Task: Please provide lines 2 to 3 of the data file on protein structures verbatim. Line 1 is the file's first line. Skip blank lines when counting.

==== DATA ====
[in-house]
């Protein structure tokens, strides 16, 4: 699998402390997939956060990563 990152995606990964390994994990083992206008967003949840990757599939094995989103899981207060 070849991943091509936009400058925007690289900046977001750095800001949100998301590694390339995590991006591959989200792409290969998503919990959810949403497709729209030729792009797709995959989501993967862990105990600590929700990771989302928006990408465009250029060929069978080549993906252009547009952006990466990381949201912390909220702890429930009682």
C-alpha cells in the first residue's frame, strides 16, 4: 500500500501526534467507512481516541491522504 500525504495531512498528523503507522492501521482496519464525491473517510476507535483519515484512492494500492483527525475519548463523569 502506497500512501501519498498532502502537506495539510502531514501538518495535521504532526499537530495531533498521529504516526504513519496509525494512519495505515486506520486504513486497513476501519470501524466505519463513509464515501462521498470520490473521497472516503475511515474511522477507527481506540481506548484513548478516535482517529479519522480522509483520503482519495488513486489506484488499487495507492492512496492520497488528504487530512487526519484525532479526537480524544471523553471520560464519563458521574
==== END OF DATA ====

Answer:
């Protein structure tokens, strides 16, 4: 699998402390997939956060990563 990152995606990964390994994990083992206008967003949840990757599939094995989103899981207060 070849991943091509936009400058925007690289900046977001750095800001949100998301590694390339995590991006591959989200792409290969998503919990959810949403497709729209030729792009797709995959989501993967862990105990600590929700990771989302928006990408465009250029060929069978080549993906252009547009952006990466990381949201912390909220702890429930009682």
C-alpha cells in the first residue's frame, strides 16, 4: 500500500501526534467507512481516541491522504 500525504495531512498528523503507522492501521482496519464525491473517510476507535483519515484512492494500492483527525475519548463523569 502506497500512501501519498498532502502537506495539510502531514501538518495535521504532526499537530495531533498521529504516526504513519496509525494512519495505515486506520486504513486497513476501519470501524466505519463513509464515501462521498470520490473521497472516503475511515474511522477507527481506540481506548484513548478516535482517529479519522480522509483520503482519495488513486489506484488499487495507492492512496492520497488528504487530512487526519484525532479526537480524544471523553471520560464519563458521574